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What about furniture in Swedish Nursing Homes? A Design Perspective on Perceived Meanings within the Physical Environment

Jonsson, Oskar LU ; Östlund, Britt LU ; Dalholm Hornyánszky, Elisabeth LU and Warell, Anders LU (2014) In Journal of Interior Design 39(2). p.17-35
Abstract
There are good reasons to believe that furniture designers can play an important role in the design of appropriate caring environments and thus contribute to the care that is provided. Designers are usually engaged by manufacturers that develop furniture for public procurement and a market for elderly consumers but without being able to learn from those who spend their everyday lives in these environments. This paper is based on industrial design and presents a study that explores the relationships between people and furniture in nursing homes. Thematic interviews were carried out with residents and personnel, in total twenty-one participants. A go-along method was utilized in parts of the interviews with the residents. The empirical study... (More)
There are good reasons to believe that furniture designers can play an important role in the design of appropriate caring environments and thus contribute to the care that is provided. Designers are usually engaged by manufacturers that develop furniture for public procurement and a market for elderly consumers but without being able to learn from those who spend their everyday lives in these environments. This paper is based on industrial design and presents a study that explores the relationships between people and furniture in nursing homes. Thematic interviews were carried out with residents and personnel, in total twenty-one participants. A go-along method was utilized in parts of the interviews with the residents. The empirical study was carried out in three nursing homes in Stockholm. The results prove that elderly people strive for a sense of home in their private rooms in contrast to shared rooms and that the perspectives on furniture differ between the elderly people and the personnel. The conclusion is that understanding the role of furniture at nursing homes can help to reinforce the identity of elderly residents and their needs of continuity and social and existential safety. The recommendations are to involve the experiences of elderly people in the design processes and to make more informed furniture investment decisions for nursing homes. (Less)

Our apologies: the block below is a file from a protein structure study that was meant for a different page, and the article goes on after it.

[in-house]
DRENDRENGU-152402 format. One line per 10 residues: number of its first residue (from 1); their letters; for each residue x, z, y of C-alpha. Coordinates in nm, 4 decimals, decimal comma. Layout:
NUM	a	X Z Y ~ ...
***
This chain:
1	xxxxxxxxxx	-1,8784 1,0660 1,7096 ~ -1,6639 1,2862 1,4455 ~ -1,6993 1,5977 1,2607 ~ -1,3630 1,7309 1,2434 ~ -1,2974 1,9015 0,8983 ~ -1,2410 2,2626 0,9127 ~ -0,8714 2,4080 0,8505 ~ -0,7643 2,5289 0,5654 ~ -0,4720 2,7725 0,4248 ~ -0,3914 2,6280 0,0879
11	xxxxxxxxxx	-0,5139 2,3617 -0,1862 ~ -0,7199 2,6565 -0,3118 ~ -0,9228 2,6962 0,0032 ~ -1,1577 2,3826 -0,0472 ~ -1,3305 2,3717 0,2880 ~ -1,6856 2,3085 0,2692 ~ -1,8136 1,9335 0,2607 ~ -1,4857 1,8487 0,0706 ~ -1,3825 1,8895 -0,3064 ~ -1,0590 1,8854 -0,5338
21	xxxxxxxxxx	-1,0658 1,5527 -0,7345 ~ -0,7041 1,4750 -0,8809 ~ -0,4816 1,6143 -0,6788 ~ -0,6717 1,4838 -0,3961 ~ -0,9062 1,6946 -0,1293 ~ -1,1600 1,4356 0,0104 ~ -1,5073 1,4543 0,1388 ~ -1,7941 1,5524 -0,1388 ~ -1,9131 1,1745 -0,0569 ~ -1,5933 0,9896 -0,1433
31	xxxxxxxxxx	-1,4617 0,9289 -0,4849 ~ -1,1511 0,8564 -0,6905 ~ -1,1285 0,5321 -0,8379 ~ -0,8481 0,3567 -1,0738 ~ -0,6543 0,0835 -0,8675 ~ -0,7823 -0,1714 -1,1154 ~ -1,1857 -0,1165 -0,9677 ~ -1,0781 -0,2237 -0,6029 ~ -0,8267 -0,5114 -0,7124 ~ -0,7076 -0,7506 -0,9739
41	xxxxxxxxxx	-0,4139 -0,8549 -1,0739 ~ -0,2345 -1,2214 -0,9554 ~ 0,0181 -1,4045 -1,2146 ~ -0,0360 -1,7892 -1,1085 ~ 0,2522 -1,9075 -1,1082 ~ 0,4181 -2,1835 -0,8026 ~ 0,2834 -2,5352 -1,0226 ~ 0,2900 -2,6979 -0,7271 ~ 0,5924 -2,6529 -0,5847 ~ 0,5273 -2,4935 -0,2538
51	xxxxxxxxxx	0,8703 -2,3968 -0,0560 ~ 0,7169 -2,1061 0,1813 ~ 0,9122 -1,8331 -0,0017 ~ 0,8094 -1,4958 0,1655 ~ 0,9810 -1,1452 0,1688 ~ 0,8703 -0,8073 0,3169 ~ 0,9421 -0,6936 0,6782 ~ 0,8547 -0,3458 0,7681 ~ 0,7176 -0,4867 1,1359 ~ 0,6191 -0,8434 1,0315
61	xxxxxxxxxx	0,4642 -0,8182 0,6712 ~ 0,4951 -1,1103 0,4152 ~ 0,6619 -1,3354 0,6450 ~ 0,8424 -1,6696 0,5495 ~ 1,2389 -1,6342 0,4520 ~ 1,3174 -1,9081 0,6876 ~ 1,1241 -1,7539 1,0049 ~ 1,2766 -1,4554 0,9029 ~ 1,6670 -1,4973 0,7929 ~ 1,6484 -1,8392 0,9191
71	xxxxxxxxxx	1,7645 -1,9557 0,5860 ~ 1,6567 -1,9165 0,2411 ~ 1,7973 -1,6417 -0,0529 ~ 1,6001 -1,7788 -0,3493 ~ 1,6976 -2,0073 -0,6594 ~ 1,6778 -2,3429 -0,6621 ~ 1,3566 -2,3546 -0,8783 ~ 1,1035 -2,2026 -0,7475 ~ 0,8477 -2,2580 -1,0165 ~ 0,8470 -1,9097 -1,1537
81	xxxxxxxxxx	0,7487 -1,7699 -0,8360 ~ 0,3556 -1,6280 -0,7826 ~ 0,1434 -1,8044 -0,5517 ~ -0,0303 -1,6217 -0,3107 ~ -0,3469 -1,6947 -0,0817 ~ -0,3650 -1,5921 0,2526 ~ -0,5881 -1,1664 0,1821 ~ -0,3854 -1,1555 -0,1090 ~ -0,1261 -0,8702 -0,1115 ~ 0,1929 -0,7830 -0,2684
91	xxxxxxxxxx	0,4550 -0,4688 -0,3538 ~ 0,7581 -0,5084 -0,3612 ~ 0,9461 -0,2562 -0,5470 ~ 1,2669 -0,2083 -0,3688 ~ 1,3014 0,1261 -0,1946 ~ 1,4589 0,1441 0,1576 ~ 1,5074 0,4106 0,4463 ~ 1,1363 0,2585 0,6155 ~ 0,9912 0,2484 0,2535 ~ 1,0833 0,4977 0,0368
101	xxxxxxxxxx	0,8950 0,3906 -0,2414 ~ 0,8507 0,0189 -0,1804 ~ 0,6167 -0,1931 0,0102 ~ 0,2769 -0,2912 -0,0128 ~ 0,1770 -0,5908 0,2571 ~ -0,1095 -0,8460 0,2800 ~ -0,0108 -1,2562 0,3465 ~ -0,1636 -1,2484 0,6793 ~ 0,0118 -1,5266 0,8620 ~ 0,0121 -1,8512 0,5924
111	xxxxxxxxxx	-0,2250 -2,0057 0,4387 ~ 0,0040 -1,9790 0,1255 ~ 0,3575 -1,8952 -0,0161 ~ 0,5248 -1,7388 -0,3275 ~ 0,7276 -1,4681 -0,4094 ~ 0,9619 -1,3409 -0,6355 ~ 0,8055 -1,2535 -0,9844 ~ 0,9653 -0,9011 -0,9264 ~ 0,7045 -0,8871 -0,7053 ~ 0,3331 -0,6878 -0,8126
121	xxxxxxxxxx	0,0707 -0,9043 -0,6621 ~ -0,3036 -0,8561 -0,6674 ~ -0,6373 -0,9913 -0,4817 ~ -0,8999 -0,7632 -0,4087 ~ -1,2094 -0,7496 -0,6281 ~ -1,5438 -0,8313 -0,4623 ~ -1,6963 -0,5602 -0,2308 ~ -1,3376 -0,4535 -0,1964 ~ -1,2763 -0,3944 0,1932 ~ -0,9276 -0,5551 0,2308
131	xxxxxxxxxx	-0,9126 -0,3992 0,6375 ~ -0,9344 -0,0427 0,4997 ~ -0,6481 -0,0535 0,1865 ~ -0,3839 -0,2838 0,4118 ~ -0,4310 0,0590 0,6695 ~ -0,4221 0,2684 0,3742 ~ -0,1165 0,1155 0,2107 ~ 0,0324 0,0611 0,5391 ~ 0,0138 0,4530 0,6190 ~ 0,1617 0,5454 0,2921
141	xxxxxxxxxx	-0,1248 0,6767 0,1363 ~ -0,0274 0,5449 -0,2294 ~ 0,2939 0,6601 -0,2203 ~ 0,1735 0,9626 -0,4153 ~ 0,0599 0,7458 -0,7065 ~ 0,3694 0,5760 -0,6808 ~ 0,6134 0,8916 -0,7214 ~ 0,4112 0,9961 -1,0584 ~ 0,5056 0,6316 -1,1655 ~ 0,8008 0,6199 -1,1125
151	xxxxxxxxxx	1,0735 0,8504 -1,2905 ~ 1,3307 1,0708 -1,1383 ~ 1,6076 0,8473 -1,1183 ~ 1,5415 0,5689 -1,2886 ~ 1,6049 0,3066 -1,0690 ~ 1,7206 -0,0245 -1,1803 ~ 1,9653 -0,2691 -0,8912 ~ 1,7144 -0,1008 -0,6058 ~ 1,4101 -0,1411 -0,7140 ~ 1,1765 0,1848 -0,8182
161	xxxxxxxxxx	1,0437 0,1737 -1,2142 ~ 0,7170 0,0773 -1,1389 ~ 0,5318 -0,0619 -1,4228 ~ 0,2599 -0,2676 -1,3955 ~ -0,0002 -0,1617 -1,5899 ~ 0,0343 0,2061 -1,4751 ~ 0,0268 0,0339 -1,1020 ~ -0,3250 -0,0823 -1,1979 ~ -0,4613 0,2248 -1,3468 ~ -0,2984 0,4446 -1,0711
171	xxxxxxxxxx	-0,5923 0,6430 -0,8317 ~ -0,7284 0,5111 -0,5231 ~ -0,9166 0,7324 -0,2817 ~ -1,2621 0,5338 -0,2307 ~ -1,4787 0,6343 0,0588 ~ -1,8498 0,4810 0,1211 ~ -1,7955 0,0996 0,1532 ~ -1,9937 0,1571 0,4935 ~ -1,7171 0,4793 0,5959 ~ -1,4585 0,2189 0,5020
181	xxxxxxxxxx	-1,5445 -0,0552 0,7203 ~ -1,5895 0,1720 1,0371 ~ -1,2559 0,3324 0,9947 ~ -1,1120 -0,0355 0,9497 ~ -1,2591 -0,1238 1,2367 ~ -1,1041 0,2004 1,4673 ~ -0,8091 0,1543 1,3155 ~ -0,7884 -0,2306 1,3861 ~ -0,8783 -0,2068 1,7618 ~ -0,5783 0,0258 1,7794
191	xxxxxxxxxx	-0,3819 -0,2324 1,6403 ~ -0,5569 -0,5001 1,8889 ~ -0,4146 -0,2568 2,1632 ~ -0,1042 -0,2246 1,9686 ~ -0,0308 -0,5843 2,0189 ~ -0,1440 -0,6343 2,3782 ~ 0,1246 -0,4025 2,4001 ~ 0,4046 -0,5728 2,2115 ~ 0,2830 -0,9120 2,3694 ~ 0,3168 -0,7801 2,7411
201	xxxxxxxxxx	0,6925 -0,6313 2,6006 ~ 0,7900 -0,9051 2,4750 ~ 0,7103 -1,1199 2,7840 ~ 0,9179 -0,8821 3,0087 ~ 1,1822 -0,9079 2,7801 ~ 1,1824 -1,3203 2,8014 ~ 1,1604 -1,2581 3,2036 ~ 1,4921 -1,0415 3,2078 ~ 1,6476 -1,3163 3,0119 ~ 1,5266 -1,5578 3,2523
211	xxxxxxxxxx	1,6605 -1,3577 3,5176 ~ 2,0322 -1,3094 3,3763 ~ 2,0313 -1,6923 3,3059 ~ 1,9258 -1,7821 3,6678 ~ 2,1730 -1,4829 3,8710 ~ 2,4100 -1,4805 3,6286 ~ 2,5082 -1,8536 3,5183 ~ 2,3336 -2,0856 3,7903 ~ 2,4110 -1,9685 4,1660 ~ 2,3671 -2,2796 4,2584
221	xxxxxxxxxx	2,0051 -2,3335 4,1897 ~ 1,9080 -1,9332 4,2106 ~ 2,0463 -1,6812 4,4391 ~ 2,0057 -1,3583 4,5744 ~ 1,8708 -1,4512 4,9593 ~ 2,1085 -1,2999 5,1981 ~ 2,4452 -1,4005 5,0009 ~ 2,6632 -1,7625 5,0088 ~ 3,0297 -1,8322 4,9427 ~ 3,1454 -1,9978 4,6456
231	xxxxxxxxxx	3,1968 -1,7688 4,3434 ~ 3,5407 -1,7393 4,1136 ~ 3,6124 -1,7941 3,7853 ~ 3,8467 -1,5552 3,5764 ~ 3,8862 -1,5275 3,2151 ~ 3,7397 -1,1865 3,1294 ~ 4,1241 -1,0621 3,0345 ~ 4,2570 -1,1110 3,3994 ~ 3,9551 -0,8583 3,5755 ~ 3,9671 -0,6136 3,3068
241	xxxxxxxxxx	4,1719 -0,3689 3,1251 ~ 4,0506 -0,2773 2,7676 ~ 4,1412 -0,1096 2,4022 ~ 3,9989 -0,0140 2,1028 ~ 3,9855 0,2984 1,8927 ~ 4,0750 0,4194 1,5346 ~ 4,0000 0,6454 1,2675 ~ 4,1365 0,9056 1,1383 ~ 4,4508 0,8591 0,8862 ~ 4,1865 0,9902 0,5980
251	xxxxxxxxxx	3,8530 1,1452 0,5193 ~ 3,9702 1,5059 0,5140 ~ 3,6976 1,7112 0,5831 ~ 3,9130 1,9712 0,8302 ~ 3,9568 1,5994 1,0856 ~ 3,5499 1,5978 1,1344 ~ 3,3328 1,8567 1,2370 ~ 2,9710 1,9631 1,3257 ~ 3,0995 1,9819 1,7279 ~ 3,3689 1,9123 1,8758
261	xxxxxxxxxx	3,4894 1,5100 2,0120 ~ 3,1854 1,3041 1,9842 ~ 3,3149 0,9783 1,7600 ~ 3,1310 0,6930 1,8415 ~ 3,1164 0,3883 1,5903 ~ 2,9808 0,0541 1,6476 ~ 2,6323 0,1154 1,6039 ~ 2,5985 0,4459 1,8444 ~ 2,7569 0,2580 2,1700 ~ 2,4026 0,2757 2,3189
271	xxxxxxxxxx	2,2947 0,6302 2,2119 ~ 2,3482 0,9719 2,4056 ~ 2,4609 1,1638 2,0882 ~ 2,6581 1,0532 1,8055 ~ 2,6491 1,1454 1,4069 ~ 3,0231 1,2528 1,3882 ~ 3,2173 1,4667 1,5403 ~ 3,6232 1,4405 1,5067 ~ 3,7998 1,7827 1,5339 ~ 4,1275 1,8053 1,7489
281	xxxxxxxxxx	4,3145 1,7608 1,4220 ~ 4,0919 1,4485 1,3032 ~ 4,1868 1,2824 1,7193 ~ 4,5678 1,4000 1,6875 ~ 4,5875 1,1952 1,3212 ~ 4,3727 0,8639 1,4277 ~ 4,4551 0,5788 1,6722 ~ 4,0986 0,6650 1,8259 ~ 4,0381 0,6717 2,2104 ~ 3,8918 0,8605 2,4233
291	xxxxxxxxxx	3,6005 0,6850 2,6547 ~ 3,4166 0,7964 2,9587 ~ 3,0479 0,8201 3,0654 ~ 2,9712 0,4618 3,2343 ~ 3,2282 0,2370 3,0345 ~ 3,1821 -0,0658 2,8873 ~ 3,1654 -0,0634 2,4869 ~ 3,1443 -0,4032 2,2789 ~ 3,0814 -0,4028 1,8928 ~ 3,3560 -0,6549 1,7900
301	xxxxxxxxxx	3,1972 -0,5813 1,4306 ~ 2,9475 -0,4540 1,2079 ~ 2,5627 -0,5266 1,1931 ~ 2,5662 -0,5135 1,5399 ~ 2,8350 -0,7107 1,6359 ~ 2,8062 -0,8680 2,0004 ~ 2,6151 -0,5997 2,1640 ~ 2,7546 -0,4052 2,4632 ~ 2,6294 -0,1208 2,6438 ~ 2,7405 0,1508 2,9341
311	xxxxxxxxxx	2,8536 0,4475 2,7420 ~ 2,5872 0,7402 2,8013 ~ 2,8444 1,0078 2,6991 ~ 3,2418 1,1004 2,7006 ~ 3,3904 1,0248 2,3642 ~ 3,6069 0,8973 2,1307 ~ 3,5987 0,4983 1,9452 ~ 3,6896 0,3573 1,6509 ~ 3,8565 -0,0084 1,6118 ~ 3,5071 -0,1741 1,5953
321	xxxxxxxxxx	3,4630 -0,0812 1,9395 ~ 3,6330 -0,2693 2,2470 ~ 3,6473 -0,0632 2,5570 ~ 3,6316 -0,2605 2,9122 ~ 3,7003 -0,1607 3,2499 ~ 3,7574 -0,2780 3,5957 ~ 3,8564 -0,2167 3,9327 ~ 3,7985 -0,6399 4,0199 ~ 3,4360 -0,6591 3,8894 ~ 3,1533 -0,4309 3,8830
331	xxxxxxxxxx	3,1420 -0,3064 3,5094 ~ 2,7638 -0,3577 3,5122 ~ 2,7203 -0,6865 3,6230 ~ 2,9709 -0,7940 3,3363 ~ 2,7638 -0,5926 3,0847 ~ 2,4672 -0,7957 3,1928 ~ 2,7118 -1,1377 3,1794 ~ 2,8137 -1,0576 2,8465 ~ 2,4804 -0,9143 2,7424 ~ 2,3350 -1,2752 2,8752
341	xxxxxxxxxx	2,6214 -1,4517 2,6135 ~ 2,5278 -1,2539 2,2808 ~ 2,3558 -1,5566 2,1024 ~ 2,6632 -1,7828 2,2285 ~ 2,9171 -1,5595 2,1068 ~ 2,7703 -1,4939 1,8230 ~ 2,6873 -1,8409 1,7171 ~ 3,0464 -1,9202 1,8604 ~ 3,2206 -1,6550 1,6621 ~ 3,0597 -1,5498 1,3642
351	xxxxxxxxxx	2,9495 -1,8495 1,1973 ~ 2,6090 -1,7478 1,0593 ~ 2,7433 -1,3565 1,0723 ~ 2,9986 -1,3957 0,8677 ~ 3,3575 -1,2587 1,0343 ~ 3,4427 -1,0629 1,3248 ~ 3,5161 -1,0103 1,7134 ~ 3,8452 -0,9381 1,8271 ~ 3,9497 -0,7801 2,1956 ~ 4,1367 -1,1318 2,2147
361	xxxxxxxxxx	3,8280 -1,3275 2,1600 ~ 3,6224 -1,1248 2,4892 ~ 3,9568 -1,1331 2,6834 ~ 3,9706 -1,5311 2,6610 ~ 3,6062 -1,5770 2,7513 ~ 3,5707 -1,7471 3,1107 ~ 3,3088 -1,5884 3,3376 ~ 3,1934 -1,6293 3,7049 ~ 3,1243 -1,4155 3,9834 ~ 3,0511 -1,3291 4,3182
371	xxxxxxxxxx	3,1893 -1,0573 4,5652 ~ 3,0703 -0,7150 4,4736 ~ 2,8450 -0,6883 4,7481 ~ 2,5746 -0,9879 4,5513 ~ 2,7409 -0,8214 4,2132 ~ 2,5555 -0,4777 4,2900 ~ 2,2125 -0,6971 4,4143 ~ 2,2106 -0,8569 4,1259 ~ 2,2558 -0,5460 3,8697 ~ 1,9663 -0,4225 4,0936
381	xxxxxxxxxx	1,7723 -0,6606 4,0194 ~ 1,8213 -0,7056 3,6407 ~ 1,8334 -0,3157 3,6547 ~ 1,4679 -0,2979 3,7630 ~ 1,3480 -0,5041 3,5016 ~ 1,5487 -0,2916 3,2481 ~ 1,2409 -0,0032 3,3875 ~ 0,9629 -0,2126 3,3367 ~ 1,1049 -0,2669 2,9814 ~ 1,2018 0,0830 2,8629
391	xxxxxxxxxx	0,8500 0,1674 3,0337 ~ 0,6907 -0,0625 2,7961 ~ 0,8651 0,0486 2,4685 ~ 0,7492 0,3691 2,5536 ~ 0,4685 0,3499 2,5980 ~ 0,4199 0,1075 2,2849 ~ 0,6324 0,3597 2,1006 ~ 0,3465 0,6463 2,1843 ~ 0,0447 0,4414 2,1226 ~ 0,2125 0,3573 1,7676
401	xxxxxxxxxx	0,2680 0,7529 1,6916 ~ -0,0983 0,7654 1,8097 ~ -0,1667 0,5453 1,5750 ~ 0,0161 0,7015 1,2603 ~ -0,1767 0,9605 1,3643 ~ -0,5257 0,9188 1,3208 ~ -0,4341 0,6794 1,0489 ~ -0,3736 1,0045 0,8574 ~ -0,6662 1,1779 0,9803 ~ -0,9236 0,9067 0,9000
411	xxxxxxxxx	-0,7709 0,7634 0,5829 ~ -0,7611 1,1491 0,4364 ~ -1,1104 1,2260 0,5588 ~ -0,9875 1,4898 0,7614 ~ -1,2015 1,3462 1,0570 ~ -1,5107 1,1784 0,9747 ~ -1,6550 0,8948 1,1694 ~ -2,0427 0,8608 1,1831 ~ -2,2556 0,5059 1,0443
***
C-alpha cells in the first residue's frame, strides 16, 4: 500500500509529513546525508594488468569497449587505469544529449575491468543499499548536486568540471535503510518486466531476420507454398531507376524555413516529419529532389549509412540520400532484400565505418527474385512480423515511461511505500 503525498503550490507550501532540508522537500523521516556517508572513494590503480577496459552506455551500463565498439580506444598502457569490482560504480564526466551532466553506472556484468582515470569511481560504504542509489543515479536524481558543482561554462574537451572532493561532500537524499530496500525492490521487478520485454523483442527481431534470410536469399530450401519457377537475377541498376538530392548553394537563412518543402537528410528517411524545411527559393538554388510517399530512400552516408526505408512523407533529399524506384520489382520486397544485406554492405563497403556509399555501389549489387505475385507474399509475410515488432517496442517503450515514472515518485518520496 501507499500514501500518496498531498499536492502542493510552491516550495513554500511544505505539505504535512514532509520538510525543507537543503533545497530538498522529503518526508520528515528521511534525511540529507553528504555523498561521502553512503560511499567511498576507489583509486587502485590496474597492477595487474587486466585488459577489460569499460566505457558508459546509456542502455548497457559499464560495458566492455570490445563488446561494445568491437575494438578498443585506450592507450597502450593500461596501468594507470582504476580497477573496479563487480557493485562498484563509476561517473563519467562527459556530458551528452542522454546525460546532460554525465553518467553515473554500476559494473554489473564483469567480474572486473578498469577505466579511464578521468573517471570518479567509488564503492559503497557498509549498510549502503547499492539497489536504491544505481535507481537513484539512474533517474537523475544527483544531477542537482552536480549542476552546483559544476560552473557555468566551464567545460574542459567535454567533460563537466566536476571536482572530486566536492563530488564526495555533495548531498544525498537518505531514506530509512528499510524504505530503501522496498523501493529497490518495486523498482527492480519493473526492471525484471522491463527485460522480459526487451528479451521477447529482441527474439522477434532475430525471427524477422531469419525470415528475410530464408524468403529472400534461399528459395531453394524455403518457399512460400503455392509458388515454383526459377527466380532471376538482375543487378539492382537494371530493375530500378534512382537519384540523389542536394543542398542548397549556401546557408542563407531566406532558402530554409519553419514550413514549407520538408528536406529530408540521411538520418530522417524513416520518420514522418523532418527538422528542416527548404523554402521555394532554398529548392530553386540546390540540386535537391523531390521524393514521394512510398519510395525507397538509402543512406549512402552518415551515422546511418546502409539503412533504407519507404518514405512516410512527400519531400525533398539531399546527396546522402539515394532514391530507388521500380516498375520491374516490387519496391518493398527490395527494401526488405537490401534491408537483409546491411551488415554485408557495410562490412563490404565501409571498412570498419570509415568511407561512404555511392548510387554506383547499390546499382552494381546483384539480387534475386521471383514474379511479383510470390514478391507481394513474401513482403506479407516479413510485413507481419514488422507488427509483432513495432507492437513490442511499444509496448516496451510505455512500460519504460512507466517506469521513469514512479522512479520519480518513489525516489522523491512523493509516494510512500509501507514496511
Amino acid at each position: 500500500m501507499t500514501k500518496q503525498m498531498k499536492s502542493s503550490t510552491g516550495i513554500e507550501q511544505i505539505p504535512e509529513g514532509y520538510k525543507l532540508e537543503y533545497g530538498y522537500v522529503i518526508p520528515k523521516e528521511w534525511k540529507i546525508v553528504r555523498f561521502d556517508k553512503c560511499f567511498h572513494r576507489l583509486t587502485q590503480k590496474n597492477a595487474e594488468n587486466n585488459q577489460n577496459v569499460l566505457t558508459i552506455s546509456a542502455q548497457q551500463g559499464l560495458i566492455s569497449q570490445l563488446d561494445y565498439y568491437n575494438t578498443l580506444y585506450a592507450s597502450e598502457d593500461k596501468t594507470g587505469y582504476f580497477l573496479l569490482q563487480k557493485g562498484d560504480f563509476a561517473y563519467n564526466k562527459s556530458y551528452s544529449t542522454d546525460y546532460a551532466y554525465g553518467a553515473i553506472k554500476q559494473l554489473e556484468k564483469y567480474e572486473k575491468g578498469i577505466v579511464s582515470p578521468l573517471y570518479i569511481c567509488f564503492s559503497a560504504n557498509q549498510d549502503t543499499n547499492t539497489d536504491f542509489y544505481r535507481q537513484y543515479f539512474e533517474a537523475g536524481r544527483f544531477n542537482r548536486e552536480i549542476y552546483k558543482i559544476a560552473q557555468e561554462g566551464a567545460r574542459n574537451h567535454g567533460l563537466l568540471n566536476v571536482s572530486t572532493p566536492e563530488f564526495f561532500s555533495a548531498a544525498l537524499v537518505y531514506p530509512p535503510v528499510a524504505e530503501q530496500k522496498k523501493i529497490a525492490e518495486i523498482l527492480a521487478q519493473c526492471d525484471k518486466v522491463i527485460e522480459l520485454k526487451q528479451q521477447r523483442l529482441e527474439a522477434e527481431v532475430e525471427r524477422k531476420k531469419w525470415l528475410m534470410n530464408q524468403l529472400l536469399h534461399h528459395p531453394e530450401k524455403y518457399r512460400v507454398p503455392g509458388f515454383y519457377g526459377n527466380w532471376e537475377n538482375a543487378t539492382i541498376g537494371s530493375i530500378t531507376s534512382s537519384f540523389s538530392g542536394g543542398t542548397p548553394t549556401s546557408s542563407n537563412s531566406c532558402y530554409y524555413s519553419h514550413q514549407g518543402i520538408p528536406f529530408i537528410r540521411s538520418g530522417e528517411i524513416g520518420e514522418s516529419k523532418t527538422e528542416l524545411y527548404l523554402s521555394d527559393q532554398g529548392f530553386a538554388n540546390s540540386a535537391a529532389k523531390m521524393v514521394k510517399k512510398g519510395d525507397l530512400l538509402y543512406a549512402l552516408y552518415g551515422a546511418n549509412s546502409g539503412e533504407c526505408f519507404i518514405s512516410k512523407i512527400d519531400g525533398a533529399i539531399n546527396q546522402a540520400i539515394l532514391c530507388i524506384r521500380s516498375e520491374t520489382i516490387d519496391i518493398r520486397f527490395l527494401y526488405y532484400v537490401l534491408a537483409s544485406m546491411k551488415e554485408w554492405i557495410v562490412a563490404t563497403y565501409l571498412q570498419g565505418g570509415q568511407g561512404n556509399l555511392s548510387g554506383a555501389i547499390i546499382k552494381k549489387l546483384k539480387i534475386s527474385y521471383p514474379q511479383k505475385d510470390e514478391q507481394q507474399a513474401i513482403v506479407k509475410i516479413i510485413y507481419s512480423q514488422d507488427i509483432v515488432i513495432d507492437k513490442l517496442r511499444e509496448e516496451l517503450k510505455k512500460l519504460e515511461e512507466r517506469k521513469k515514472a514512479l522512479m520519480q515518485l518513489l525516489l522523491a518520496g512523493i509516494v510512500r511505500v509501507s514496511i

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author
organization
publishing date
type
Contribution to journal
publication status
published
subject
keywords
Nursing homes, furniture, experience
in
Journal of Interior Design
volume
39
issue
2
pages
17 - 35
publisher
John Wiley & Sons
external identifiers
  • wos:000337571900003
  • scopus:84902003317
ISSN
1071-7641
DOI
10.1111/joid.12028
language
English
LU publication?
yes
id
b8e0a15b-ab6f-461c-90ae-0a89977e3505 (old id 4389040)
date added to LUP
2014-08-07 10:08:50
date last changed
2017-01-01 03:53:48
@article{b8e0a15b-ab6f-461c-90ae-0a89977e3505,
  abstract     = {There are good reasons to believe that furniture designers can play an important role in the design of appropriate caring environments and thus contribute to the care that is provided. Designers are usually engaged by manufacturers that develop furniture for public procurement and a market for elderly consumers but without being able to learn from those who spend their everyday lives in these environments. This paper is based on industrial design and presents a study that explores the relationships between people and furniture in nursing homes. Thematic interviews were carried out with residents and personnel, in total twenty-one participants. A go-along method was utilized in parts of the interviews with the residents. The empirical study was carried out in three nursing homes in Stockholm. The results prove that elderly people strive for a sense of home in their private rooms in contrast to shared rooms and that the perspectives on furniture differ between the elderly people and the personnel. The conclusion is that understanding the role of furniture at nursing homes can help to reinforce the identity of elderly residents and their needs of continuity and social and existential safety. The recommendations are to involve the experiences of elderly people in the design processes and to make more informed furniture investment decisions for nursing homes.},
  author       = {Jonsson, Oskar and Östlund, Britt and Dalholm Hornyánszky, Elisabeth and Warell, Anders},
  issn         = {1071-7641},
  keyword      = {Nursing homes,furniture,experience},
  language     = {eng},
  number       = {2},
  pages        = {17--35},
  publisher    = {John Wiley & Sons},
  series       = {Journal of Interior Design},
  title        = {What about furniture in Swedish Nursing Homes? A Design Perspective on Perceived Meanings within the Physical Environment},
  url          = {http://dx.doi.org/10.1111/joid.12028},
  volume       = {39},
  year         = {2014},
}